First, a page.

If you are a retired UK expat living in France, you will be used to not paying French social charges (CSG / CRDS) on your UK pensions, which is excellent news. This is courtesy of EU law, stating that these charges may not be taken on pensions where the beneficiary is under the cover of another country for its healthcare.
Social charges are also not applied to UK rental property, thanks to the UK / France tax treaty. The oddity is that there has been no such law covering the application of social charges for other income, such as from savings and investments, thus expat retirees are paying 15.5% of this income. This is now being put right.
Changes to French Social Charges
On 26th February this year the European Court of Justice made a ruling, detailed in a communiqué de presse 22/15 623/13. This is being applied in law by a modification of European law 1408/71, dated 14th June 1971.
It essentially implies that where an individual is covered under the social security of another state, France may not collect the social charge on “revenus du patrimoine”, or savings and investment income.
All those who are of state retirement age and are in the French health system, through their S1, are under the cover of the UK system as the French authorities merely pass these costs on to the UK government who reimburse them. It is clear, therefore, that the payment of social charges offer no benefit, thus why should the French government charge for it when providing it costs them nothing?
Of course, life is never quite as simple as this. This was a preliminary decision and the French government responded via the “conseil d’Etat” that it would wait for a definitive decision and more precise rules before acting.
It seemed as though we were going to be in for a long wait, because this rule change will create several complications for the French state both fiscally and administration wise. Social charges from previous years may impact the level of income tax applied, creating headaches if people wish to claim for the last three years’ payments, which logically would be their right. Clearly it would also serve to widen the hole in the French budget, which is certainly not attractive for the French government, who have little interest in ensuring rapid compliance.
Interestingly, the “conseil d’Etat” has made an announcement (N° 334551 27th July 2015) that it is agreeing with the EU ruling.
We are not recommending that everyone immediately rush out and start demanding a refund on the last three years of payments.
The system in France is one of local tax offices, each making their own decisions in the absence of any guidance from central government. There is currently no guidance as to how this will work yet (only a review of jurisprudence), which will be published, most likely in the form of a BOI, or official tax bulletin and it is difficult to know how long this will take.
This means that the tax offices are unlikely to be up to date yet and may reject any claim. We have until 31st December to make a claim going back to 2012 and so there is no huge rush. If making a claim, it would be best to wait until nearer the end of the year. You could go to your tax office and discuss it, but if there is nothing in writing there is no record, so generally a letter by registered post, with proof of reception, is generally the best way.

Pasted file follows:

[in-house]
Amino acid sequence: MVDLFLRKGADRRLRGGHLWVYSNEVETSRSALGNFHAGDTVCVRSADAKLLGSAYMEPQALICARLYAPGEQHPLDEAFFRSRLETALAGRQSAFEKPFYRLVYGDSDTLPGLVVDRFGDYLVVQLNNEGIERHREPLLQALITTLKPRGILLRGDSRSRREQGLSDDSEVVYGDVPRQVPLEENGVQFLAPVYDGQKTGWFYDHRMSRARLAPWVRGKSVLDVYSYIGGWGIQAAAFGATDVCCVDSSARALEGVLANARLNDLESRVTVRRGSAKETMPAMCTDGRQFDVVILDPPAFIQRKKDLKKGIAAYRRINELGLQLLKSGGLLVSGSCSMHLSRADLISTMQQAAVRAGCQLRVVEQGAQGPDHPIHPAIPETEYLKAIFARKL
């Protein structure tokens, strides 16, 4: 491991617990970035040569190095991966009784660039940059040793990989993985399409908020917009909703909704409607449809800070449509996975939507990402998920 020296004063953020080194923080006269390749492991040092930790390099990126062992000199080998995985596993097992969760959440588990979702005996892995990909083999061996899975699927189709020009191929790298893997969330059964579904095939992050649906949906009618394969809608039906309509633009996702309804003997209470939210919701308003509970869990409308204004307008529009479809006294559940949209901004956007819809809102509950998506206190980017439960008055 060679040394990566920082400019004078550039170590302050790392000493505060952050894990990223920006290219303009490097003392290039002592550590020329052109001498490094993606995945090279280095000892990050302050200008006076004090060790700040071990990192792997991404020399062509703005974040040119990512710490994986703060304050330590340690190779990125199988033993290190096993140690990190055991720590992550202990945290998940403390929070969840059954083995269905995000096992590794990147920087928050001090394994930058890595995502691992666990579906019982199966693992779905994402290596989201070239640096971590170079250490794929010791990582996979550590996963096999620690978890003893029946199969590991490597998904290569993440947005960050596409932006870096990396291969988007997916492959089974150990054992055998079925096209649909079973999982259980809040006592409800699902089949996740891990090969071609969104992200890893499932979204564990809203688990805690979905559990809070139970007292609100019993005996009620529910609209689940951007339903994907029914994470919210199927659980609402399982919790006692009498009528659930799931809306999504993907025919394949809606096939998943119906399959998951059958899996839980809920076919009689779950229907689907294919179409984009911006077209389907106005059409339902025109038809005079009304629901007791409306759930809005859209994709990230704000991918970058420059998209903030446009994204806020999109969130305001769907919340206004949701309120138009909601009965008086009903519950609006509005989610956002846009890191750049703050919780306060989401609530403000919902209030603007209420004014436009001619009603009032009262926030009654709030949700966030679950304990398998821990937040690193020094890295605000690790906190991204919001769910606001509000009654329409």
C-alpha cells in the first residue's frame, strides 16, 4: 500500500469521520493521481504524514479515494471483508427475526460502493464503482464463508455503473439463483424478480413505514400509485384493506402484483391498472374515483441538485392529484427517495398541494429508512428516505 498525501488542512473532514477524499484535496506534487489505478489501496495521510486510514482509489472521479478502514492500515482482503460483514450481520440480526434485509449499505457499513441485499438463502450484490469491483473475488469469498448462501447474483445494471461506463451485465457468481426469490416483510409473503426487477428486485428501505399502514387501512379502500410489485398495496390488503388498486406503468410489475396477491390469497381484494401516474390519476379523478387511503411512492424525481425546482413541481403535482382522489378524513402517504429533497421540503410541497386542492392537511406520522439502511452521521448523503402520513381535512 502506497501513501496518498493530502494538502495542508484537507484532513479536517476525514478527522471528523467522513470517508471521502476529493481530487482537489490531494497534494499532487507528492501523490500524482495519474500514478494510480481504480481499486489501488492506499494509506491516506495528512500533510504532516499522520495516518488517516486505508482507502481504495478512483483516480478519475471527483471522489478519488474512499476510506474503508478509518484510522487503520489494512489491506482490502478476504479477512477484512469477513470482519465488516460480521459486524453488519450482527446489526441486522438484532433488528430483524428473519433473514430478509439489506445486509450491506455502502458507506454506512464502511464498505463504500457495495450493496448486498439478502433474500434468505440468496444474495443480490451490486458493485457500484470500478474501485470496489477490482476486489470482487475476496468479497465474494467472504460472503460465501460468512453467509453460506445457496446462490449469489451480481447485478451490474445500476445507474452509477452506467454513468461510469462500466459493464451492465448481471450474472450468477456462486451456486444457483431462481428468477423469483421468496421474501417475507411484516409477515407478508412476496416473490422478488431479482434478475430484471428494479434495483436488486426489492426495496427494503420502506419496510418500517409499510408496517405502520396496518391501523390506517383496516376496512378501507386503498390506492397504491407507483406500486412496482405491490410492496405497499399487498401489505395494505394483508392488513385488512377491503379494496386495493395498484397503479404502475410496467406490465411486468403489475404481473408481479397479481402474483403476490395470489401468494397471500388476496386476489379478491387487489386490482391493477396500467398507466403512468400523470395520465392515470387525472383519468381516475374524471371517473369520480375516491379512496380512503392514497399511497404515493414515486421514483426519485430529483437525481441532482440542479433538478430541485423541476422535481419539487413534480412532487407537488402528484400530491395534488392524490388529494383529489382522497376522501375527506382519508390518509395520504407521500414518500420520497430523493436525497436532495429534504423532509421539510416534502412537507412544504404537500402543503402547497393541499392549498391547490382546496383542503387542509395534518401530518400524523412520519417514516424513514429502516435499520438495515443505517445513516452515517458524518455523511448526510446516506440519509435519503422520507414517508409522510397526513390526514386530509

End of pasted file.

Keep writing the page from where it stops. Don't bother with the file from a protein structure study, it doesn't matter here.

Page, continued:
HOWEVER, we would suggest caution when making any claims.
Anyone who requests a refund of historical social charge payments must expect a full tax investigation to be triggered. It is fairly common, for example, that early retirees have not been paying social charges on their pensions, for what could have been years, which could all be undone by requesting a refund on overpayments. Naturally, if you are confident that your tax affairs are in order, then you can make a claim without concern.
It is impossible to give a general view and each case must be decided on its merits.
Not requesting a refund for historical social charges does not mean, of course, that you must pay social charges going forward, as we would “hope” the mechanism to be clear and agreed for avoiding payment by next year.
I don’t expect the system to simply work, as we still have issues with tax offices applying social charges to UK rental property and even pensions, where the individual is of state retirement age, but problems should occur less often as the changes become more widely understood and acknowledged.
This is all good news and do enjoy it while it lasts. The French government has suffered many defeats over social charges, of late by the EU and is unlikely to take it lying down.
There have been many discussions over recent years about ending the social charge and integrating it into the income tax bands, thus ensuring that everyone pays. I expect that this idea will resurface soon and be seized with vigour, so watch this space.
This article was originally written by Kentingtons for the Connexion and has been reproduced here with their kind permission.